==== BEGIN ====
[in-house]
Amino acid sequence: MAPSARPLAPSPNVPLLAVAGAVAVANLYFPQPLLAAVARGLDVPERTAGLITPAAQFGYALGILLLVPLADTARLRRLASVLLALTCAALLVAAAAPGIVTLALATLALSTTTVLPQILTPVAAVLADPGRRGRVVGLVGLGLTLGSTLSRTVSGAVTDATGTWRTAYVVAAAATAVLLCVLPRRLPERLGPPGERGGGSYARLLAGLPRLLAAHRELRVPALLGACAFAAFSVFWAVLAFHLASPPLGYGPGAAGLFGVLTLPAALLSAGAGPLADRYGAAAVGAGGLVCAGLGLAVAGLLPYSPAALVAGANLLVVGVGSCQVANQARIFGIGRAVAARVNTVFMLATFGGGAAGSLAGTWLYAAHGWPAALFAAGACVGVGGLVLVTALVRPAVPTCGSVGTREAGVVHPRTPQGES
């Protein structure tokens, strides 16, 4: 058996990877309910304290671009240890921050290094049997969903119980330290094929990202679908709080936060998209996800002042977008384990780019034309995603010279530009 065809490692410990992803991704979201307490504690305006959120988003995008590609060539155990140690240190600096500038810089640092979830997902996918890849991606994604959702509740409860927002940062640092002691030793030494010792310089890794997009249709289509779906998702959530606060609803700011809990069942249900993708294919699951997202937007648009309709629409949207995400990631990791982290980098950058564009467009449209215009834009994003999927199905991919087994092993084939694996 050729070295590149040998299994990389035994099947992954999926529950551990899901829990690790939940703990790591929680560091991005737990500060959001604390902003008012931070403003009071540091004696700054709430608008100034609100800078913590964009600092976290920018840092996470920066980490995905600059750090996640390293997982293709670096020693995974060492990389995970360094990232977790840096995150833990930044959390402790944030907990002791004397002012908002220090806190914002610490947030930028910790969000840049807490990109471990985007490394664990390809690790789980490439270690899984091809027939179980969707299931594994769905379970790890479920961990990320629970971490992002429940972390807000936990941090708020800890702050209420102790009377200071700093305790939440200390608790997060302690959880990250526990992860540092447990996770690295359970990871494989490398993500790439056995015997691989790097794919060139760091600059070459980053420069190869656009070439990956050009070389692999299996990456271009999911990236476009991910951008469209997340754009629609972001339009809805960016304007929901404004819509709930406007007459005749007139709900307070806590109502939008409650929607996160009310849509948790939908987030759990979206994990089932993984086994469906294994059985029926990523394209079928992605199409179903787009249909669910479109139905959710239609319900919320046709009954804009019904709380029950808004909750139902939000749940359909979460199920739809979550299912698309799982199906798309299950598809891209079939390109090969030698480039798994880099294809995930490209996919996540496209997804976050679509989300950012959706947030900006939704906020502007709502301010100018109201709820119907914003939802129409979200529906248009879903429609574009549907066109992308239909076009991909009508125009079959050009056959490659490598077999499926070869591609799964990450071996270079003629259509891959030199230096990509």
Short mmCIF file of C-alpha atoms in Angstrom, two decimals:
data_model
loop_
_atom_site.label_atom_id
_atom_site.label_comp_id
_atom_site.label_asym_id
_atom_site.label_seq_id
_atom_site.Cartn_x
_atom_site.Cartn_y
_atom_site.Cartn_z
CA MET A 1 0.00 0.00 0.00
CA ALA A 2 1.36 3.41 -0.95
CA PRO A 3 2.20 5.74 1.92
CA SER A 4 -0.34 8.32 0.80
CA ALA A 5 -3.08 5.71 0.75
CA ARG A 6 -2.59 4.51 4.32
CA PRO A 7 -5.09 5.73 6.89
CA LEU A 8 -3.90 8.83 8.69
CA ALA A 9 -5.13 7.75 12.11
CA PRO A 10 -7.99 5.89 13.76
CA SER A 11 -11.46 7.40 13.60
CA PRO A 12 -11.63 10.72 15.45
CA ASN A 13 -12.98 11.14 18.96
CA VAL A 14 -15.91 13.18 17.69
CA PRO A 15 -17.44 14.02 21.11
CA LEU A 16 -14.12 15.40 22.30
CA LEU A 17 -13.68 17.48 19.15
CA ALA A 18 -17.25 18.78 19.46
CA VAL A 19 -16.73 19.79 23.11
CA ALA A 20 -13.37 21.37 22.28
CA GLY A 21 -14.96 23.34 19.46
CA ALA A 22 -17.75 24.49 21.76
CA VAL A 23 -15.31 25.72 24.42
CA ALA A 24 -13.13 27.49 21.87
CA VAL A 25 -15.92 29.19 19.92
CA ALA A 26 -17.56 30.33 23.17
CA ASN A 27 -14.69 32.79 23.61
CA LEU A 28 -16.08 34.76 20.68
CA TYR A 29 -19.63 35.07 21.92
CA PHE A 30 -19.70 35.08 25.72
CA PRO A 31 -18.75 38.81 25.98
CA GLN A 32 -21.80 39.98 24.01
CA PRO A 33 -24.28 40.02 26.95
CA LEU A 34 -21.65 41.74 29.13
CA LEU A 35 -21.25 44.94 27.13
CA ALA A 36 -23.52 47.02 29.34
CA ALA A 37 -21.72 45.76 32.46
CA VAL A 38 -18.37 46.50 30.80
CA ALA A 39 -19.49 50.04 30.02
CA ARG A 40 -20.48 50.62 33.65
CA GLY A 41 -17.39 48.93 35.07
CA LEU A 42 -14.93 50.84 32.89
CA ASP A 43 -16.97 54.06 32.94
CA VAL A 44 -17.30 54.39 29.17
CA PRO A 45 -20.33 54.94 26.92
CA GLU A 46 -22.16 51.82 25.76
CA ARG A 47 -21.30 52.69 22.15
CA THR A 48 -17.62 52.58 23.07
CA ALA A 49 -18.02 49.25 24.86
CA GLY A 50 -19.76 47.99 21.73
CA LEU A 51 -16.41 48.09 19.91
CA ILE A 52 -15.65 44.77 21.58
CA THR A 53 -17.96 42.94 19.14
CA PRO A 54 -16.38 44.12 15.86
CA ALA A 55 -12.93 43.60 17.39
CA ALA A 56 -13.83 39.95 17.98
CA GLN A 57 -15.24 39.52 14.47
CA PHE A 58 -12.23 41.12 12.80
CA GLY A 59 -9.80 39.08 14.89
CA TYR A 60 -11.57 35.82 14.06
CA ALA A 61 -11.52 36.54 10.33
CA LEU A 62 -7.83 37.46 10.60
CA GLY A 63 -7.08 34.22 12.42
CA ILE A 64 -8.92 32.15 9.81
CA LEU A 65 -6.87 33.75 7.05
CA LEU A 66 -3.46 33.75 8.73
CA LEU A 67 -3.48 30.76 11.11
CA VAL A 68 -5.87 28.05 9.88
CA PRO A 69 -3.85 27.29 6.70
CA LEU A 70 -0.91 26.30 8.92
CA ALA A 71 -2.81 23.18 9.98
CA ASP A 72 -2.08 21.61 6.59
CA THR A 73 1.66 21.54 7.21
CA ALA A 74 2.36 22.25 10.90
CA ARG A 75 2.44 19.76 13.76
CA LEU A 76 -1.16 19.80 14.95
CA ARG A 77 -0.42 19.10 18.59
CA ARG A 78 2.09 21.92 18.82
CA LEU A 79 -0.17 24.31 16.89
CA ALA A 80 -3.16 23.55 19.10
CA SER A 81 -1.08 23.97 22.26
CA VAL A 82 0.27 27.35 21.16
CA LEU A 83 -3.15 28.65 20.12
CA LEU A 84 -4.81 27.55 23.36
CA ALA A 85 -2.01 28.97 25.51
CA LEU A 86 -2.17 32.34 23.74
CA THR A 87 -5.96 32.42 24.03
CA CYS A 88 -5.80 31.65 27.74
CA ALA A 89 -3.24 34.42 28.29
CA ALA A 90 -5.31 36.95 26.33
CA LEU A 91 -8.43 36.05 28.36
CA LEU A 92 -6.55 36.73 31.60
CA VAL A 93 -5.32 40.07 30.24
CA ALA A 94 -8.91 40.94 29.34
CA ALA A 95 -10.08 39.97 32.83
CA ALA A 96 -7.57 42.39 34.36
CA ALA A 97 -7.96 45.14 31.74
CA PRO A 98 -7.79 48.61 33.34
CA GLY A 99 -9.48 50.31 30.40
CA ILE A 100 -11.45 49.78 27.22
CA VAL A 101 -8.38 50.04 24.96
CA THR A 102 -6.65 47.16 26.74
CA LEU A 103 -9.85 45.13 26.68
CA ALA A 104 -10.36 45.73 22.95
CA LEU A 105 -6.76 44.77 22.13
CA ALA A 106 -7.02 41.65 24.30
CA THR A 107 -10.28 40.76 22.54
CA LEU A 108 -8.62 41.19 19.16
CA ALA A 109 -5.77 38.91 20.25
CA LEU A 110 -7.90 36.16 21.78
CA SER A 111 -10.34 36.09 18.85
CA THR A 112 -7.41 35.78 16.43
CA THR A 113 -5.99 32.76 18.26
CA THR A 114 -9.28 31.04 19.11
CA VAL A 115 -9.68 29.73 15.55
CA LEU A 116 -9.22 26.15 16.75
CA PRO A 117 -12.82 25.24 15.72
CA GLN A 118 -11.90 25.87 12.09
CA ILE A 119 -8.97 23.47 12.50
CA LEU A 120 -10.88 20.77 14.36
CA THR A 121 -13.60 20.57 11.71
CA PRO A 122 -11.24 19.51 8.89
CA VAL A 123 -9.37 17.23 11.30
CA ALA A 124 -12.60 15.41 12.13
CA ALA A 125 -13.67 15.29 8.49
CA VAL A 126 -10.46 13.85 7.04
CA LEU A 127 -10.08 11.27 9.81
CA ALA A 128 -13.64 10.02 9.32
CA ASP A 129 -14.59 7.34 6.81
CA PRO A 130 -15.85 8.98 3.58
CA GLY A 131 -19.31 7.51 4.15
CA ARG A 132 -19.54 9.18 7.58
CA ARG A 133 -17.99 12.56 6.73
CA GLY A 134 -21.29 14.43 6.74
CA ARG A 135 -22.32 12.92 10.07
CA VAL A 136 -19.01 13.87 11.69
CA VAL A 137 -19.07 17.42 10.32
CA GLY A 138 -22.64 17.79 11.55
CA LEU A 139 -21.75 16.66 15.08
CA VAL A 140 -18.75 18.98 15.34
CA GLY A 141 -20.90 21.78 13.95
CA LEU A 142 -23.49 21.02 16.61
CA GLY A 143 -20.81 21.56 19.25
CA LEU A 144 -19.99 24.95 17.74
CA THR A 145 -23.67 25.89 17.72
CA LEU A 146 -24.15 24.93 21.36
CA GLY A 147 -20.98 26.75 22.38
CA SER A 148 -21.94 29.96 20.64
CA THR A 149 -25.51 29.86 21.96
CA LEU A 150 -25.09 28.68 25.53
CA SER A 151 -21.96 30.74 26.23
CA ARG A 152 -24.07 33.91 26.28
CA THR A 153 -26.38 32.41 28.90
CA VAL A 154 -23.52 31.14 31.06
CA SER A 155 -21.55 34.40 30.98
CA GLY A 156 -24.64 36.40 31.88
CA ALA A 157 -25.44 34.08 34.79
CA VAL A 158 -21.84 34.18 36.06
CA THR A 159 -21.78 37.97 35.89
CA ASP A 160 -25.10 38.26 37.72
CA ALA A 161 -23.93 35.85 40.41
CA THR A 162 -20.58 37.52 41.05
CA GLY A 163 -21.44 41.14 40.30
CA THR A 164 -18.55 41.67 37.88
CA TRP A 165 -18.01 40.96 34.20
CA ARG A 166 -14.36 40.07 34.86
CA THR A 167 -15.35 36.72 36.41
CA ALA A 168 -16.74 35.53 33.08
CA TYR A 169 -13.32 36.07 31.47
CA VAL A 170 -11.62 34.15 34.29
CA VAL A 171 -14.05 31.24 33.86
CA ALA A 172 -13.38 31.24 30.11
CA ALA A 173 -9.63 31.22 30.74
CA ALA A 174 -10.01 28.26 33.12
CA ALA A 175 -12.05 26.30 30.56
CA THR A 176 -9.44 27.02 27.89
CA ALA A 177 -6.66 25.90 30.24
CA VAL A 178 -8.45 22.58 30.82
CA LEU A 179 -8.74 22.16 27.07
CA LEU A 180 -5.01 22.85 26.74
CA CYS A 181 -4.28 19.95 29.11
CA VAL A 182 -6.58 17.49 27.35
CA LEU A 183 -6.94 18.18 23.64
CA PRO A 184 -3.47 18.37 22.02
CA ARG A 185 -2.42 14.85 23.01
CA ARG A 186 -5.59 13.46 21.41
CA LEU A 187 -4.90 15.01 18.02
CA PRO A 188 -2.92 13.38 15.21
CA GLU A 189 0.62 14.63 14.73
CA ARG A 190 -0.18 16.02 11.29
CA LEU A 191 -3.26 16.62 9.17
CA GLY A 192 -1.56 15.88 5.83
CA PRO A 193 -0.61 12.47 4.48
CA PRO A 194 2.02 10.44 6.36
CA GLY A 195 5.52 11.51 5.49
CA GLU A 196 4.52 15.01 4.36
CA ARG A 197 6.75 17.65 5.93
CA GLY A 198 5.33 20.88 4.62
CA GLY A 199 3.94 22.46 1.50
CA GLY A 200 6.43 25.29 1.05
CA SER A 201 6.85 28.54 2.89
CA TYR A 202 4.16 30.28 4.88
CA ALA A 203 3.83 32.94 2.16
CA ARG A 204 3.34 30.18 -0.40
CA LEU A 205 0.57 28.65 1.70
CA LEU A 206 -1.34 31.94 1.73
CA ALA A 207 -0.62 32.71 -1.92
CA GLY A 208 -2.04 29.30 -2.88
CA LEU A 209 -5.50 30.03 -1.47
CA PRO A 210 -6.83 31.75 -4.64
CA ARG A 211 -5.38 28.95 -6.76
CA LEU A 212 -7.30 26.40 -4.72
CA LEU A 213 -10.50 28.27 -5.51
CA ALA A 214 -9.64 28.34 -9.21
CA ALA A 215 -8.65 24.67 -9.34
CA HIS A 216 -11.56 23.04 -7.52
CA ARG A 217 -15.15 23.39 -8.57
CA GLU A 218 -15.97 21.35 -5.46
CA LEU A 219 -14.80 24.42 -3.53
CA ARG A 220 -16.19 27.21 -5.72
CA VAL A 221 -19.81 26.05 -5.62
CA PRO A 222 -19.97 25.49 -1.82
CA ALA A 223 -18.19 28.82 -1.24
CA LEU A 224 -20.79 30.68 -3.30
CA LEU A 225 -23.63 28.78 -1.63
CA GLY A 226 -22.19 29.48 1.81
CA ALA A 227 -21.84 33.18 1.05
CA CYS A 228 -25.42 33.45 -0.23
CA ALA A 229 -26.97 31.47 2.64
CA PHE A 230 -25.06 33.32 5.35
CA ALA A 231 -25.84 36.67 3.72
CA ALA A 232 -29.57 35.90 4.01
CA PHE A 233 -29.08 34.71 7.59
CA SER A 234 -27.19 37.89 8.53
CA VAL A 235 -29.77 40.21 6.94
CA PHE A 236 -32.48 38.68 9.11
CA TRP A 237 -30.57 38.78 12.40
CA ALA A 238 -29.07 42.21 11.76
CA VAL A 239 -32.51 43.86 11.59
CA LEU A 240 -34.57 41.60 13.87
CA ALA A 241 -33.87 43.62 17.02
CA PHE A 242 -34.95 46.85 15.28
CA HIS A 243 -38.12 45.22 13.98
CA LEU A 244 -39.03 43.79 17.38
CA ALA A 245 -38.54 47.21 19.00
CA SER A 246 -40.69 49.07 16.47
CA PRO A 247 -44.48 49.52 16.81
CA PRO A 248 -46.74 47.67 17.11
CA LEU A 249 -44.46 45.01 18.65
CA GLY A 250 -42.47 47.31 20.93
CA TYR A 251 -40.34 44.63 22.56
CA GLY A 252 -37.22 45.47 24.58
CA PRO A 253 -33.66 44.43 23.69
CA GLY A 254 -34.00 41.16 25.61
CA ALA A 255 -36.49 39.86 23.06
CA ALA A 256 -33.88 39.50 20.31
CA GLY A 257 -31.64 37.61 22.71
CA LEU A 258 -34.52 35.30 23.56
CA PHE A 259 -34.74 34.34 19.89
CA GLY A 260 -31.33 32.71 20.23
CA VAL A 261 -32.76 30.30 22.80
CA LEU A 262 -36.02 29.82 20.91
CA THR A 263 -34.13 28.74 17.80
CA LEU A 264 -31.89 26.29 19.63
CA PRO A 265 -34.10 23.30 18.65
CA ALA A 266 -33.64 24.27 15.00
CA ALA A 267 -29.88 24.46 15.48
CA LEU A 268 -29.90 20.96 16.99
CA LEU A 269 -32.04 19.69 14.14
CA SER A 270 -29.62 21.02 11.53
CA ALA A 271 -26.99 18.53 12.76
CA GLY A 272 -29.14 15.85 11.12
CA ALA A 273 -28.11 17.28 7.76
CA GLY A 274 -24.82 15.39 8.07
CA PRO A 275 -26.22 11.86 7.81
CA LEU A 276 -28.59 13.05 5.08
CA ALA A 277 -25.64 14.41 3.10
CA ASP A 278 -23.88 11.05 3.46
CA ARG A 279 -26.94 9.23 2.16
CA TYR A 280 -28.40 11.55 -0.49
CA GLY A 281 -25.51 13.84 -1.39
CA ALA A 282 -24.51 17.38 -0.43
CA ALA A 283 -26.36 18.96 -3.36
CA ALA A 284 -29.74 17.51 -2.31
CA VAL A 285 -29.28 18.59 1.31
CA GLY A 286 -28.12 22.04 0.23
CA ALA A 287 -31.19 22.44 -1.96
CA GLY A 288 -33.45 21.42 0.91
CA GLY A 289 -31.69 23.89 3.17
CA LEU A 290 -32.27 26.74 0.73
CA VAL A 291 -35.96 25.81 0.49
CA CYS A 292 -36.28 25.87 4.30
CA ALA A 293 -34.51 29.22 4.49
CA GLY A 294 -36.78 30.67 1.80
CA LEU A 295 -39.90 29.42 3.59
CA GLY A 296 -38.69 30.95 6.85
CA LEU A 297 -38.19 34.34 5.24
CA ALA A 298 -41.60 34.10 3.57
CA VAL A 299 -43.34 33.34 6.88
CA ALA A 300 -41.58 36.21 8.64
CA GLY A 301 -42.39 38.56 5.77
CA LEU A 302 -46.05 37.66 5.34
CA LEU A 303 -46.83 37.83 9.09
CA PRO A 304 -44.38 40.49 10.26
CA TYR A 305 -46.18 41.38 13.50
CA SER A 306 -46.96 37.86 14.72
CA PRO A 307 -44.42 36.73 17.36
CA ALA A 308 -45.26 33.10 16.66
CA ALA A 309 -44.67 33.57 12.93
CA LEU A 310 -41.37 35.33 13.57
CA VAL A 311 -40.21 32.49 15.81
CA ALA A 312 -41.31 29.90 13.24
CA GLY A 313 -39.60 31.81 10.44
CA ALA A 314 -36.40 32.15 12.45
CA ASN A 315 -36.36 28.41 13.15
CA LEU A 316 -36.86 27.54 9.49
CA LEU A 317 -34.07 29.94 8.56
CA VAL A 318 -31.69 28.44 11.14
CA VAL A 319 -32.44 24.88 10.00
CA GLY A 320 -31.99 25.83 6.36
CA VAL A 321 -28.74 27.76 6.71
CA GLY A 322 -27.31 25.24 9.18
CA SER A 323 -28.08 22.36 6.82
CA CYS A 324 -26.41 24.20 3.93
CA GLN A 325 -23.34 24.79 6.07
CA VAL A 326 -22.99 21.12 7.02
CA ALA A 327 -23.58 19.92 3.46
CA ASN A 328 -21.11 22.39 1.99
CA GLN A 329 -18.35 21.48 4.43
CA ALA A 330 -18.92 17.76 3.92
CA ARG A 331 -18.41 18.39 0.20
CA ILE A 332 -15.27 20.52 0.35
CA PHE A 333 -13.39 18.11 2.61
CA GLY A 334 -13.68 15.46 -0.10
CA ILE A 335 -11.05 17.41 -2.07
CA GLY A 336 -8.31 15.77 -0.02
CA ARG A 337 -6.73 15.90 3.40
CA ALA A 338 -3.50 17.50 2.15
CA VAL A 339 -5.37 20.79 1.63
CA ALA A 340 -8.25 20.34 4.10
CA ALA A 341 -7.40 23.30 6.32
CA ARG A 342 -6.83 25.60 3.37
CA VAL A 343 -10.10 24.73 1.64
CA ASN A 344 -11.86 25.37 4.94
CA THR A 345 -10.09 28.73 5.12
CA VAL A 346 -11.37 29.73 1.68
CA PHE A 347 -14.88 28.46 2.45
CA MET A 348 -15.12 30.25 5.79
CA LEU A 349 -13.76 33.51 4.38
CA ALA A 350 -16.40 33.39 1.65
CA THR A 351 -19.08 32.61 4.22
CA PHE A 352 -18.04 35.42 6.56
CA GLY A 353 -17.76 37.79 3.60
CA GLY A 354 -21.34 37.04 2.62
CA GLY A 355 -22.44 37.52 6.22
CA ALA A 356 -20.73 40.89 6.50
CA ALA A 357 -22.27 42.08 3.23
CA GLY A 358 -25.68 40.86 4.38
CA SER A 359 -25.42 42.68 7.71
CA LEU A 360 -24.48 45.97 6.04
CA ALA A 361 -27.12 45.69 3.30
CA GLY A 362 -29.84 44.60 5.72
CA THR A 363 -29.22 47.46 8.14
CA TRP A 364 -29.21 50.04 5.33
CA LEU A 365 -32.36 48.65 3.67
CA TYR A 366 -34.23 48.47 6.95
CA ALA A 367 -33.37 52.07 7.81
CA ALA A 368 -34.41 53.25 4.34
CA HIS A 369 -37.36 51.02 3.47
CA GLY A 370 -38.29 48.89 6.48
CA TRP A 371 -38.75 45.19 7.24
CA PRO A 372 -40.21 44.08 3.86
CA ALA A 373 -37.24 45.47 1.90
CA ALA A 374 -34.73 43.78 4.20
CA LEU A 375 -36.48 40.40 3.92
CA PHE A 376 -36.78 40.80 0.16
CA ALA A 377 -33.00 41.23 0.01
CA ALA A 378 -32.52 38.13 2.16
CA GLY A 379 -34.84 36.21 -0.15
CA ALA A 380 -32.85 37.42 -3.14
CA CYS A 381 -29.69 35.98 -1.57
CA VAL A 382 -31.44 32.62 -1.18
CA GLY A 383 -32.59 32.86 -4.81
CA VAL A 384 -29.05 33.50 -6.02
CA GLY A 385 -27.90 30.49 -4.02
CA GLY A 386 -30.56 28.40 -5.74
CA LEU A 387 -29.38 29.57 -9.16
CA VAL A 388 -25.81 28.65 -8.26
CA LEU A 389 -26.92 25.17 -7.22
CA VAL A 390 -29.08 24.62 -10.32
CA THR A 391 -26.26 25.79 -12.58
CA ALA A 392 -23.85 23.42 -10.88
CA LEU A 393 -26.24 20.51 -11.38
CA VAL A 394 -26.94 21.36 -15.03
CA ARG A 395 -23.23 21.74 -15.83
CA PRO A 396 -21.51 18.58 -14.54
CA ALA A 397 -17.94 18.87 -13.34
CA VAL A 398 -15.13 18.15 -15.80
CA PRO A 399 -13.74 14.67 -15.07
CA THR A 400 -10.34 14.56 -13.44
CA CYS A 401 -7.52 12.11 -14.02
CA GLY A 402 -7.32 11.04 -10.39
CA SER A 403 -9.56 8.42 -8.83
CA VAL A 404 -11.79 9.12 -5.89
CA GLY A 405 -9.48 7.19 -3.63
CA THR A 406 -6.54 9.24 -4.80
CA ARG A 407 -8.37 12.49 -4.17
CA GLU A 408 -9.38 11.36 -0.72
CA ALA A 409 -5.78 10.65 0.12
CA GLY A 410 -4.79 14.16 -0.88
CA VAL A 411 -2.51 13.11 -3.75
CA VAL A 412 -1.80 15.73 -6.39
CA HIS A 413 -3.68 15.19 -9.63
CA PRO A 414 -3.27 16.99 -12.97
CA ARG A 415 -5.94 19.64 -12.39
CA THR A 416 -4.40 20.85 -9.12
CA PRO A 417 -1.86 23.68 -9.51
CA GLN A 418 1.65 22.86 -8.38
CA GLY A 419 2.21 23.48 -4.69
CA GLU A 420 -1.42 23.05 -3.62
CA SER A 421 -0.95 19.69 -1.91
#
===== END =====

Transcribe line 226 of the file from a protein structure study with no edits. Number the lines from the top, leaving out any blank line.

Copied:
CA LEU A 213 -10.50 28.27 -5.51